In this case, it (again) is clear that the observation of the level of class structure of school number 7472 excerts the highest influence. This is based on the calculated value for Cook’s distance, as well as that this influence clearly exceeds that of other schools.
xlab=”Cook’s Distance, Class structure”,
Exclude influence, and Repeat
Based on the analyses and graphs shown in the previous sections, there are strong indications that the observations in school number 7472 excert too much influence on the outcomes of the analysis, and thereby unjustifiably determine the outcomes of these analyses. To definitively decide whether or not the influence of these observations indeed is too large, the value of Cook’s distance of this school can be compared with a cut-off value given. Regarding Cook’s distance, it has been argued that observations exceeding a Cook’s distance of are too influential Belsley et al. (1980), and need to be dealt with. In this formula, ‘p’ refers to the number of predictors on which Cook’s distance was calculated. In the case of mixed effects models, this refers to the number of groups in which the observations are nested.
The Cook’s distance of school number 7472 was determined to be 1.31, which readily exceeds the cut-off value of = .17. Thus, is can be concluded that the influence school number 7472 needs to be excluded form the analysis, before the results of that analyses are interpreted. This is done using the function exclude.influence(). This function basically has three parameters: first, the model from which the influence of some observations is to be excluded needs to be specified, together with the grouping factor and the specific level of that grouping factor in which the said observations are nested. The function modifies the original model and returns a new model, which can be checked again for possible influential data.
In the example below, the influence of school number 7472 is excluded from the orginal regression model, which was assigned to object ‘model’ in section 2.1.
The result of the exclude.influence() function again has the form of a mixed effects model and is here assigned to object model.2 (again, this name is to chosen by the user).
model.2 <- exclude.influence(model, "school.ID", "7472")
Functions that work with ‘normal’ mixed effects models estimated with lme4, also work with models that were modified with the exclude.influence() function. So, also a summary of model.2 was requested, which is shown below. A few things are clear from this output. The estimate of the effect of class structure is now much stronger (-4.55) and statistically significant (t=2.95). This corresponds to what may have been expected based on the graphical representation of the data in Figure [fig:Bivariate-influence-plots]. Some other changes have been made to the model as well. The original intercept vector (which originally was indicated by (Intercept)) is now replaced by a variable called intercept.alt. This variable is basically an ordinary intercept vector (thus, with a value of 1 for each observation), except for the observations that are nested in the excluded nesting group. For these observations, the intercept.alt variable has score 0. Also, a new variable called estex.7472 is shown. This variable is a dummy variable, indicating the observations that are nested in school number 7472. One such dummy variable is added to the model for each nesting group the influence of which is excluded. Generally, these modifications of the model ensure that the observations nested within the excluded nesting group do not contribute to the estimation of both the level and the variance of the intercept, and do not alter the higher level estimates unjustifiably.
Linear mixed model fit by REML Formula: math ~ intercept.alt + estex.7472 + structure + (0 + intercept.alt | school.ID) - 1 Data: ..2 AIC BIC logLik deviance REMLdev 3792 3814 -1891 3790 3782 Random effects: Groups Name Variance Std.Dev. school.ID intercept.alt 17.874 4.2277 Residual 81.301 9.0167 Number of obs: 519, groups: school.ID, 23 Fixed effects: Estimate Std. Error t value intercept.alt 69.346 6.314 10.983 estex.7472 54.839 3.617 15.163 structure -4.550 1.545 -2.945 Correlation of Fixed Effects: intrc. e.7472 estex.7472 0.843 structure -0.987 -0.854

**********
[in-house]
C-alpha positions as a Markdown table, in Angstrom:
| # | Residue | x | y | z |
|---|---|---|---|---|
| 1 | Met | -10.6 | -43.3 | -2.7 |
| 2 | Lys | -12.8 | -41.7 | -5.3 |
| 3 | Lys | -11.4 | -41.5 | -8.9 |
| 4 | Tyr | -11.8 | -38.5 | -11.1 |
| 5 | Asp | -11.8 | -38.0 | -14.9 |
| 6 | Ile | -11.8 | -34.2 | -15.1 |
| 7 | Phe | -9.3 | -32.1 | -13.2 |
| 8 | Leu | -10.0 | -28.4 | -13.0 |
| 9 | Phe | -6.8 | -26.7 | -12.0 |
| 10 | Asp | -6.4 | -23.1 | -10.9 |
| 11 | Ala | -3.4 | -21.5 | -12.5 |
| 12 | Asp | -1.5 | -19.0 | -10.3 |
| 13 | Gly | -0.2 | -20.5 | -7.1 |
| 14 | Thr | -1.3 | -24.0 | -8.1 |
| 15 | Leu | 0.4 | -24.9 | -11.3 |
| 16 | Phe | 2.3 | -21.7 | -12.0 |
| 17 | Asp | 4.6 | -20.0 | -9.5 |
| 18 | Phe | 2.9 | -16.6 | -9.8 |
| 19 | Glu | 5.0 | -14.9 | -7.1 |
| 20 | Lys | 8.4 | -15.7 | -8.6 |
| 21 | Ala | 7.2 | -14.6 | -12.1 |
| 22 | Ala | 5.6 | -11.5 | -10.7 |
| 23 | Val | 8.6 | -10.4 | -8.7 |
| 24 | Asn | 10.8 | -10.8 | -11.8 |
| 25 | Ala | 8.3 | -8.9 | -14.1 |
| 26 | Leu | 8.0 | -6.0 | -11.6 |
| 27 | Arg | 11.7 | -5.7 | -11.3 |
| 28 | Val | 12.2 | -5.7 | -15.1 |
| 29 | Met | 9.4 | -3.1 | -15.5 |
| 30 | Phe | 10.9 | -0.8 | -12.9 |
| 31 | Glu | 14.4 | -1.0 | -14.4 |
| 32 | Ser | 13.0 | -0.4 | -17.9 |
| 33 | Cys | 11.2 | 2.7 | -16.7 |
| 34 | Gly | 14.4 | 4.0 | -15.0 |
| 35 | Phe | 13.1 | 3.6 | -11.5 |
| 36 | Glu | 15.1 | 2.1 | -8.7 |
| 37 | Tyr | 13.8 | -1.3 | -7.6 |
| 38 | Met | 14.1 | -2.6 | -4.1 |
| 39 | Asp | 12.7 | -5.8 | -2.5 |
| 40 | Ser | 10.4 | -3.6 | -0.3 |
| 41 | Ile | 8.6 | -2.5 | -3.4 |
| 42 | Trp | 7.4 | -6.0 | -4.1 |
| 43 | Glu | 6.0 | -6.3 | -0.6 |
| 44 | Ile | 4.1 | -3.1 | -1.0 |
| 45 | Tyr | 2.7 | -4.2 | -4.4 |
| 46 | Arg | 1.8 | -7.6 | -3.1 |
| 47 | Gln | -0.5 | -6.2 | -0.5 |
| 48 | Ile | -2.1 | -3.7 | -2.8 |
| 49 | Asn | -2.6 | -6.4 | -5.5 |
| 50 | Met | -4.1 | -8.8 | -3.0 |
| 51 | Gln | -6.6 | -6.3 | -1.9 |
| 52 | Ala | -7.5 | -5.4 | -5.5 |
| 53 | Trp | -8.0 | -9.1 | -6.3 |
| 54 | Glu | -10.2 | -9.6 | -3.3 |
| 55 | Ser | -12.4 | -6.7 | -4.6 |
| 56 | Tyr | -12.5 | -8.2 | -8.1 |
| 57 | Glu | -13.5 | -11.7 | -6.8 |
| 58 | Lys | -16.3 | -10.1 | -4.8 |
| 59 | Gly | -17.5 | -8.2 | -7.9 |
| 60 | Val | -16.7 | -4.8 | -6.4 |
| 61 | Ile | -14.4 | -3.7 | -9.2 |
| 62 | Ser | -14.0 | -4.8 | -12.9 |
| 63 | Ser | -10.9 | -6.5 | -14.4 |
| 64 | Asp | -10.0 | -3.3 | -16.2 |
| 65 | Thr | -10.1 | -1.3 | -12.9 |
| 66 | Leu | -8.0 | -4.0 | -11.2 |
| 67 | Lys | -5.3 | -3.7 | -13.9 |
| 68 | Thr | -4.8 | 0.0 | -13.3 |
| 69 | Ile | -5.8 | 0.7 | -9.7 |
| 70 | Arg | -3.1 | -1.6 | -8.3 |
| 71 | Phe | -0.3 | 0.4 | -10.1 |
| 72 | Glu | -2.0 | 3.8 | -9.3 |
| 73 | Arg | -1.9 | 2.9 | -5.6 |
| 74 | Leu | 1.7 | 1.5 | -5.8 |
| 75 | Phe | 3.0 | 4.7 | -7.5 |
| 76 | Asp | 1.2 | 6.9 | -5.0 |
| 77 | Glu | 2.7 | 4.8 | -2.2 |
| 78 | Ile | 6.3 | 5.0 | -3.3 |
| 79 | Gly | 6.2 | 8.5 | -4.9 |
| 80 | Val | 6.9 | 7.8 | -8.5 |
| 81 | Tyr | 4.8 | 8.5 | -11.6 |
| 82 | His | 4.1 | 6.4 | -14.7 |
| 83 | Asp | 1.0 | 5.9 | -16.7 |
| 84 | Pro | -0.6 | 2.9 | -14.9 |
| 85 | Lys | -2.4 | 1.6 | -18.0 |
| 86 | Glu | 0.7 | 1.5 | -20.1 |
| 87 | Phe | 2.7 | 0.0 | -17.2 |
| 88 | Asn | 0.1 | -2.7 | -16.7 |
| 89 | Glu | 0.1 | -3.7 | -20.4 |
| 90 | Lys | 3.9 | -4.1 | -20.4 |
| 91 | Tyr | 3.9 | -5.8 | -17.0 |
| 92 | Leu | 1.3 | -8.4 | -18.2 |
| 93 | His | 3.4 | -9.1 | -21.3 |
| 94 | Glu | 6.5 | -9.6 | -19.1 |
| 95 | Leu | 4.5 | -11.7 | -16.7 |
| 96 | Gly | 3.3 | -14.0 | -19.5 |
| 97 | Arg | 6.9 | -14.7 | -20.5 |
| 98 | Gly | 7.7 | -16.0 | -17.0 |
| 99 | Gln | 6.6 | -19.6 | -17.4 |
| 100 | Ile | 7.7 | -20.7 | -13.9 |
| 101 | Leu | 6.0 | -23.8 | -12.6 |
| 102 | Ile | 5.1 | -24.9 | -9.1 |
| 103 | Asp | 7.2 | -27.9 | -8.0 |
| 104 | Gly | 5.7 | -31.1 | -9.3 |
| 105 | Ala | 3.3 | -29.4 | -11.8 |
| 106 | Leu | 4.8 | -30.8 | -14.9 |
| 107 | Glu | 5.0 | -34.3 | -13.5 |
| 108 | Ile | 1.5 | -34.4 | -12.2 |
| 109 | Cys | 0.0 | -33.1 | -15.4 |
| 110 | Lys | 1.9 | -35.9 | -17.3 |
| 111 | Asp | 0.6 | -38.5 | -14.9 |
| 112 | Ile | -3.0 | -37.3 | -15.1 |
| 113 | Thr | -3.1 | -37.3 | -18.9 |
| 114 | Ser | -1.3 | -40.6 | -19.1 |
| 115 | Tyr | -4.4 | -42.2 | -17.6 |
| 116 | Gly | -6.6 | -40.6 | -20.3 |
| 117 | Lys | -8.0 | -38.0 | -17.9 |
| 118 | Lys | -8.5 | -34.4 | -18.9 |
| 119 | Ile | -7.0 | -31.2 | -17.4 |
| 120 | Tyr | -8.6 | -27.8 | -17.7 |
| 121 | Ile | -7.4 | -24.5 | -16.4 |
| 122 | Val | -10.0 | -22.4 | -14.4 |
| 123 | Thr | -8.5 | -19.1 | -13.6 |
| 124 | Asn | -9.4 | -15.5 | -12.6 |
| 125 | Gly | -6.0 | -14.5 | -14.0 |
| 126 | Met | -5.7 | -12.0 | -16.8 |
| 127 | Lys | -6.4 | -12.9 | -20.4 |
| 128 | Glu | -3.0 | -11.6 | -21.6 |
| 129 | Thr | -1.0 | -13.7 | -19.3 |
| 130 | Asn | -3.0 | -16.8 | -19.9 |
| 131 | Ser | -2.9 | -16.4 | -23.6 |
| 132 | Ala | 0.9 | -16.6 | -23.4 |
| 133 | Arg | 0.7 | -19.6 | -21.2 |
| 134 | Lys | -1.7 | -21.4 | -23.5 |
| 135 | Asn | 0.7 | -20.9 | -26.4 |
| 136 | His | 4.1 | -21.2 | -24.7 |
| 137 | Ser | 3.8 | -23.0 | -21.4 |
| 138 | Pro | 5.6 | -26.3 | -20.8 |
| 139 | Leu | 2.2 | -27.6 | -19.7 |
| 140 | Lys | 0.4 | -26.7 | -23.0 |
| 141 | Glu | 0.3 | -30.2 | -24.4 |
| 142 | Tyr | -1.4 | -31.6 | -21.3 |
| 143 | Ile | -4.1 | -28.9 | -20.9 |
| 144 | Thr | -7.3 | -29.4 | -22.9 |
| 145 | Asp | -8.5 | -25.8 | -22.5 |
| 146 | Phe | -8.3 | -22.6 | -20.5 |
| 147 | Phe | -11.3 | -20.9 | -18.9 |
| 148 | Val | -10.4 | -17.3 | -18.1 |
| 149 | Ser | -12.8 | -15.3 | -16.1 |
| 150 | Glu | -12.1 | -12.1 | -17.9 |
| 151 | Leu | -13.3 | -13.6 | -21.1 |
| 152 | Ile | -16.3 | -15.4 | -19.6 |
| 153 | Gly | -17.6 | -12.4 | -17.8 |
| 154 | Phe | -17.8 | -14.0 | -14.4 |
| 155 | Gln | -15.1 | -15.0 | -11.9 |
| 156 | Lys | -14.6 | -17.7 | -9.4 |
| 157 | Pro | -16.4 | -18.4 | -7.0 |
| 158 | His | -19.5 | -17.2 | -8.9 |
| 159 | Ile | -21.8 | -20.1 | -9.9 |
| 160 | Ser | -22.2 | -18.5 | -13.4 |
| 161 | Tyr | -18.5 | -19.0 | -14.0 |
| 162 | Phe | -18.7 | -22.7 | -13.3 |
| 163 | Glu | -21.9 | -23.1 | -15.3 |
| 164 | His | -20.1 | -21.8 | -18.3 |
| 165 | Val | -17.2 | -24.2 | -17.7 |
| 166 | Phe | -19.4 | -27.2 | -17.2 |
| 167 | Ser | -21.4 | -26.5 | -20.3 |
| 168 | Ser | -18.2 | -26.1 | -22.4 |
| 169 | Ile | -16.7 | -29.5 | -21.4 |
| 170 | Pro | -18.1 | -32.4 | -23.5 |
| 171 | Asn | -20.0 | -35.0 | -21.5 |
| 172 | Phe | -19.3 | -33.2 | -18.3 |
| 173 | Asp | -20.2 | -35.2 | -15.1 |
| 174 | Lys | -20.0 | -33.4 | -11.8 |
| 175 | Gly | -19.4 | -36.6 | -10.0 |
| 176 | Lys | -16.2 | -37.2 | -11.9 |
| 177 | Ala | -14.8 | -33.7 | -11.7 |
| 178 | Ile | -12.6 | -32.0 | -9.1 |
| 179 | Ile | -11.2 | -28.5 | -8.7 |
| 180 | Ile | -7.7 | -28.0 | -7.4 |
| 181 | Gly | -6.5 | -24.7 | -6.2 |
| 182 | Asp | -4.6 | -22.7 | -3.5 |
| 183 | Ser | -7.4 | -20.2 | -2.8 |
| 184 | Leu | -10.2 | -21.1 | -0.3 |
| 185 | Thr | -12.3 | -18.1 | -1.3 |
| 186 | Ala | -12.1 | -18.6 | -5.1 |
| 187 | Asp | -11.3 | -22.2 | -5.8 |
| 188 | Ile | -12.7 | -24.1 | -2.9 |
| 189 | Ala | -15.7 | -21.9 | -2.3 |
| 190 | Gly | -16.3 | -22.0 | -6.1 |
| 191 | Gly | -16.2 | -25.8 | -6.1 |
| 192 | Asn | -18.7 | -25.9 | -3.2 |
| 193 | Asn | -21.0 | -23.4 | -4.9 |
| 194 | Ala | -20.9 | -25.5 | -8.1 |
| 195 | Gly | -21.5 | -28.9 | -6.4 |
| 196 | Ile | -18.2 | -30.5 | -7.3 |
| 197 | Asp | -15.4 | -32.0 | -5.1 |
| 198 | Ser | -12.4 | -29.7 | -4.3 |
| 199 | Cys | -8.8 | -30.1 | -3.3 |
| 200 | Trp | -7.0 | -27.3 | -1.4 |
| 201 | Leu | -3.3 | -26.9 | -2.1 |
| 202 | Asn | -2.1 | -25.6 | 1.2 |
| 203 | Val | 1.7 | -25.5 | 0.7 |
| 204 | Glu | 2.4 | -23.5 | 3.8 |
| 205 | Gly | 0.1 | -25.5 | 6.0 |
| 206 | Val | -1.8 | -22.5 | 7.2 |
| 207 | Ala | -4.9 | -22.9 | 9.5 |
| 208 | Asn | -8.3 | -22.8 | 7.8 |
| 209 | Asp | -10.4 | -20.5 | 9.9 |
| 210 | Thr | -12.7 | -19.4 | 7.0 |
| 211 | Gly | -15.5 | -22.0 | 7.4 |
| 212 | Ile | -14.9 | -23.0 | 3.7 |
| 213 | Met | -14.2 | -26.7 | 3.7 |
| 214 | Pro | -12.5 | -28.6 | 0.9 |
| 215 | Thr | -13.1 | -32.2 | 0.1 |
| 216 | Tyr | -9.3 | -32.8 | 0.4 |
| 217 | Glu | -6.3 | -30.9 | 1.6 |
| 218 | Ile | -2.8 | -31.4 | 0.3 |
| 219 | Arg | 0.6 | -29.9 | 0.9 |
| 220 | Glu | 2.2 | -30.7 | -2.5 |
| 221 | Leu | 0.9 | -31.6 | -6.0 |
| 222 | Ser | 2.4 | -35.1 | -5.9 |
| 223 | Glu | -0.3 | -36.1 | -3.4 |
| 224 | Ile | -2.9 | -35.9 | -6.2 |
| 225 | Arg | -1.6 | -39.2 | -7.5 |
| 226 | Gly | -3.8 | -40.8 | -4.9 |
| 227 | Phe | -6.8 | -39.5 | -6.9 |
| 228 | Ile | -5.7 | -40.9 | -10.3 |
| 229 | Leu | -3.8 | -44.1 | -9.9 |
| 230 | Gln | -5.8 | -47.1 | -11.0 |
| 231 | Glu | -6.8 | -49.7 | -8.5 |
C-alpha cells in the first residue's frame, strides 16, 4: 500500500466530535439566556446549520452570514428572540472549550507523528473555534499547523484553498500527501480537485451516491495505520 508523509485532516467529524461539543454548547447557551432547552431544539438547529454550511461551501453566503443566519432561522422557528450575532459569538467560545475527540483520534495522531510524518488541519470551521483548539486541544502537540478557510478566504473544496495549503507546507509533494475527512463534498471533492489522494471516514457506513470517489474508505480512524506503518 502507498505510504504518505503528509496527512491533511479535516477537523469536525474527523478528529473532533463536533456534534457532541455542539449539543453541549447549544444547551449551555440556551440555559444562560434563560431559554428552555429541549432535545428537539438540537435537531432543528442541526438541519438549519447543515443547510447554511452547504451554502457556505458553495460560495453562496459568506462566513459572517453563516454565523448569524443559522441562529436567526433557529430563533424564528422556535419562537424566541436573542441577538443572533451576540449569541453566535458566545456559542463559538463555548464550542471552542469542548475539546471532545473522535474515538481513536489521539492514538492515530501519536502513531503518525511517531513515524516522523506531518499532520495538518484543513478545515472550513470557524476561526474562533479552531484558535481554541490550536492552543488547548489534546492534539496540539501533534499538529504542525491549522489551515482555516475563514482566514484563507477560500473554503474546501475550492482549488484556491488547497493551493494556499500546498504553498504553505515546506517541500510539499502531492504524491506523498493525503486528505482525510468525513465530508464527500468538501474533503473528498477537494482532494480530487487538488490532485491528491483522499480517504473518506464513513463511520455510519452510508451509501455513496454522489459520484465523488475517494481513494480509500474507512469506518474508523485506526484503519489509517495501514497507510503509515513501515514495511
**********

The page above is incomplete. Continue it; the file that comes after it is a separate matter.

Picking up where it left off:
As is shown in the procedural schematic in Figure [fig:Three-steps], it is advisable to repeat this procedure to the point that the user is satisfied with the stability of the model, for instance when no group of observations exceeds the cut-off value. To do this in this example, the model.2 object is again input to the estex() function, the results of which are stored in a second altered estimates object which we call estex.model.2:
Again, ME.cook() is used to calculate the values for Cook’s distance, which returns the output shown below. School number 62821 is associated with the largest value for Cook’s distance (.39). The cut-off value now differs (slightly) from the previous one, for the number of (effective) groups in which the observations are nested is decreased by 1, for the influence of school number 7472 was excluded. Thus, the cut-off value now is . Based on the output below, it can thus be concluded that school number 62821 is influential as well.
Finally, the call for ME.cook() in the syntax example above shows one more distinguishing characteristic. Again plot=TRUE is specified, together with specifications for labels on both the x and y axes. A plot of the Cook’s distances is thus created, shown in Figure [fig:Cook-2]. In addition to this, the cut-off value of .18 is now indicated as well using cutoff=.18. As a result of this, all Cook’s distances with a value larger than .18 will be indicated differently in the plot, as is the case in Figure [fig:Cook-2] regarding the two schools numbered 62821 and 7474. Note that the Cook’s distance for school number 7472 now equals 0, indeed, indicating that this school now no longer influences the parameter estimates.
[,1] 6053 2.186203e-03 6327 2.645659e-02 6467 1.326879e-02 7194 1.319258e-02 7472 0.000000e+00 7474 2.273674e-01 7801 1.378937e-03 7829 7.780663e-02 7930 4.728342e-03 24371 8.621802e-03 24725 7.072999e-02 25456 1.985731e-03 25642 2.487072e-02 26537 1.900817e-03 46417 2.409483e-02 47583 7.919332e-02 54344 1.248145e-01 62821 3.706191e-01 68448 1.752182e-01 68493 2.607158e-02 72080 2.669324e-05 72292 1.193296e-02 72991 1.311974e-02
Further analysis of this example would thus entail the exclusion of the influence of observations nested within school number 62821, and then to recheck the model by running through the three steps of the procedure again. This is not shown here, to not make this exercise overly lengthy.